Three breweries worth a visit

Limburg has its share of famous breweries, including Achel, one of the seven Trappists, and Cristal Alken, whose pils is found in every café and backyard barbecue in the area. But it’s also home to several innovative craft brewers, who combine a love of beer with a shrewd knack for the growing business of beer tourism. These brewery-cafés are prime locations for the enjoyment and appreciation of Belgium’s favorite drink.

Kerkom Brewery

Kerkom Brewery

Marc Limet began his lifelong romance with Belgian beer at the tender age of 18, when he and his friends began traveling to small breweries in order to taste traditional-style beers. One of their favorites was a small farmhouse brewery in Limburg province, on the outskirts of Sint-Truiden.

The owner, Jean Clerinckx, started Kerkom in 1988 on the site of his family’s old brewery, which had closed twenty years before. In the beginning, when Marc first visited, Kerkom had only one beer, a blond, and the café was only open on Sundays. He and his friends spent many Sunday afternoons drinking that blond beer and talking with the brewer.

When Clerinckx decided to retire in 1997, he asked his young friend, the beer enthusiast, to take over. Limet didn’t exactly jump at the opportunity. Despite his love of beer, he had never planned to run a brewery himself. Finally, he realized this was a chance of a lifetime. “If I don’t do it, I’ll regret it for the rest of my life,” he told himself.

Marc Limet of Kerkom

Marc Limet of Kerkom

Like his predecessor, Limet brewed just two beers, a blonde and a brown. The first year, they produced only 250 hectoliters of beer. In 2000, they added two saisons, based on the seasonal “farmhouse” brews native to Wallonia. The first takes its inspiration from the local Haspengouw region, famous for its fruit trees. Made with pear syrup and honey, Bink Bloesem was inaugurated during the annual Blossom Festival in Sint-Truiden.

In 2002 Kerkom was asked to brew an abbey-style beer for the first Open Abbey Day in Sint-Truiden. Adelardus Dubbel is named after the first abbot. A few years later, Kerkom came out with a tripel to celebrate the opening of the abbey tower. Both beers are made with the addition of gruut, a blend of medieval herbs originally used by monks as a preservative in brewing before the advent of hops.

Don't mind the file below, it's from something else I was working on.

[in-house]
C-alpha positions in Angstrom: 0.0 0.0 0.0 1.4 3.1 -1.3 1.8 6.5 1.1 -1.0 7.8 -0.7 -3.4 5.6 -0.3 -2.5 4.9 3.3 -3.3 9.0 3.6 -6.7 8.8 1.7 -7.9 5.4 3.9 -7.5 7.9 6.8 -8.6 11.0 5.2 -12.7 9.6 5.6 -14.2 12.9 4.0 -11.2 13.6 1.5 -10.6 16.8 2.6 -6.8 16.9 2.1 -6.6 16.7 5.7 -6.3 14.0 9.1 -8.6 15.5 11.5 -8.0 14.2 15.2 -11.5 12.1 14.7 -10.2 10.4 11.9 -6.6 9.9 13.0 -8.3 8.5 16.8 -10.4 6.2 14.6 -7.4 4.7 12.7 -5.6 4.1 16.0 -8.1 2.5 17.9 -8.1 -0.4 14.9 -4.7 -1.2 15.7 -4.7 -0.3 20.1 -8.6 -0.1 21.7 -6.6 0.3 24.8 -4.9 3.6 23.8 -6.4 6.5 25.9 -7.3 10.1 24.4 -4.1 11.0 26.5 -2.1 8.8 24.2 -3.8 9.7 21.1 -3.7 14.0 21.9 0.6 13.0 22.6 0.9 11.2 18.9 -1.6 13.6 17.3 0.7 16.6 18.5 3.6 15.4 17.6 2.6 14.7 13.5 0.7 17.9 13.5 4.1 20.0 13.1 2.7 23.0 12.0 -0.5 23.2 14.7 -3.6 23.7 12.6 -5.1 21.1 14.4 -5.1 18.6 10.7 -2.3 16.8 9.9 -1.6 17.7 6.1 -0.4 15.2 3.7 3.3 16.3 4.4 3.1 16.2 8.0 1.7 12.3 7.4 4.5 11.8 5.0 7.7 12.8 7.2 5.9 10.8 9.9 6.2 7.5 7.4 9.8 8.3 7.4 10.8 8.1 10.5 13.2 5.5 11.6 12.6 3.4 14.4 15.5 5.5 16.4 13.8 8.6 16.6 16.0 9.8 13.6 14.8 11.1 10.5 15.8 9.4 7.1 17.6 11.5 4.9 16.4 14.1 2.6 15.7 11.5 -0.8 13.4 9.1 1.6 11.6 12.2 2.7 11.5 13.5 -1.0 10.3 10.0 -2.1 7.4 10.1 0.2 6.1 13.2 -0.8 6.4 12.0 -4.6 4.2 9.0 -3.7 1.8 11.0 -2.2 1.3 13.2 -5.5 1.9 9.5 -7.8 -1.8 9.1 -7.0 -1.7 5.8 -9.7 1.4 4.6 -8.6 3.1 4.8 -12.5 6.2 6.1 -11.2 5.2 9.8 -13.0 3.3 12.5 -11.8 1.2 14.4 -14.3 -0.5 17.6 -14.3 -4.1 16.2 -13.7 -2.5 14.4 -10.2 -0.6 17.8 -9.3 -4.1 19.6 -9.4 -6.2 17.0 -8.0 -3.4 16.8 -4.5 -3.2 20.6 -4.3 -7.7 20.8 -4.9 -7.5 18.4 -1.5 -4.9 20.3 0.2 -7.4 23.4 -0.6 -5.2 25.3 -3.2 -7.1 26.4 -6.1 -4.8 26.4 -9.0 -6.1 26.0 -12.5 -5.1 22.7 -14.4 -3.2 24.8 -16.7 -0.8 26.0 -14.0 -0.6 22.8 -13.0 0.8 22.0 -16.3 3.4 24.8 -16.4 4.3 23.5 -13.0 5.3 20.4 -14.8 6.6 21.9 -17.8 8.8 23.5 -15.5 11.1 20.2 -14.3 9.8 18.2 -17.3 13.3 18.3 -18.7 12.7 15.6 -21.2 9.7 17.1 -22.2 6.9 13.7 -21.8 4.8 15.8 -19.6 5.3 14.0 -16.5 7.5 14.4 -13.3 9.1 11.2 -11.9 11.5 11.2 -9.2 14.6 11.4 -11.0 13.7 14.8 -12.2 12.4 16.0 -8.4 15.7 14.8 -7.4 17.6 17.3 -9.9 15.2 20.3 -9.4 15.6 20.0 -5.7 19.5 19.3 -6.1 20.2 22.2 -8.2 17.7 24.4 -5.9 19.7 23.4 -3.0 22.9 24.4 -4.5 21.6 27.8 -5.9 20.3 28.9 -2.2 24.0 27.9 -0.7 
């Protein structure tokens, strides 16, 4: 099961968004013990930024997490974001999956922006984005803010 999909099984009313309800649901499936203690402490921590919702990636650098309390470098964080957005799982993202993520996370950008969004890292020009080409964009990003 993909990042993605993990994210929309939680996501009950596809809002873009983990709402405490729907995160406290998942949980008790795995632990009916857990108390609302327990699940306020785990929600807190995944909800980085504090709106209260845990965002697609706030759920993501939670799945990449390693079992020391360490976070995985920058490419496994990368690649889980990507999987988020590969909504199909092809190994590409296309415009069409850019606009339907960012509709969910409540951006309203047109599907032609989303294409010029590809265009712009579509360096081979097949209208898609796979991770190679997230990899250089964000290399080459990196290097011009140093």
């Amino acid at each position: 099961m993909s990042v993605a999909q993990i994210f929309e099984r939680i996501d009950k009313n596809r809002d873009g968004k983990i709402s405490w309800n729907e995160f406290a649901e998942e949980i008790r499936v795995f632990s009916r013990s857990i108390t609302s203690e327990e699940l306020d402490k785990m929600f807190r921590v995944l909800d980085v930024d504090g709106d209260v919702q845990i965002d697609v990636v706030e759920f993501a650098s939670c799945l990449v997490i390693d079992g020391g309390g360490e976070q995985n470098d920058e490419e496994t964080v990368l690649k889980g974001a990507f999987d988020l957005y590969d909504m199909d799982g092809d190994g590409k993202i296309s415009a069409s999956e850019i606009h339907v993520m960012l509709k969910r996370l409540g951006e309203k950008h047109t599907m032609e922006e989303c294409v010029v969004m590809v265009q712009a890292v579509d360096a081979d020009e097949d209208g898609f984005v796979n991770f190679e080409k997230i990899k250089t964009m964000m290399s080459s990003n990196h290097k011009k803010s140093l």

The busiest time for the café is in the spring, when tourists flock to the region for the apple and pear blossoms. In April and May the outdoor terrace, enclosed within the walls of the old four-sided farm, is an ideal place to sip a beer. Just in front of the entrance is a large signboard with a map of several walks in the area.

Despite being forty kilometers away, another Limburg brewery also has close ties with the city of Sint-Truiden. Ter Dolen, in Helchteren, was originally the summer home and refuge of the abbot of Sint-Truiden.

Unlike at Kerkom, there was no brewery at Ter Dolen before Mieke Desplenter bought the property in 1994. She comes from a long line of brewers and her family members run several other breweries scattered across Flanders, so brewing is definitely in her blood.

Ter Dolen beers

Tasting Ter Dolen’s kriek

Ter Dolen brews three abbey-style beers: a blonde, a bruin and a tripel. A special arrangement with the non-profit organization responsible for the former abbey buildings in Sint-Truiden allows Ter Dolen to use the official “abbey beer” seal.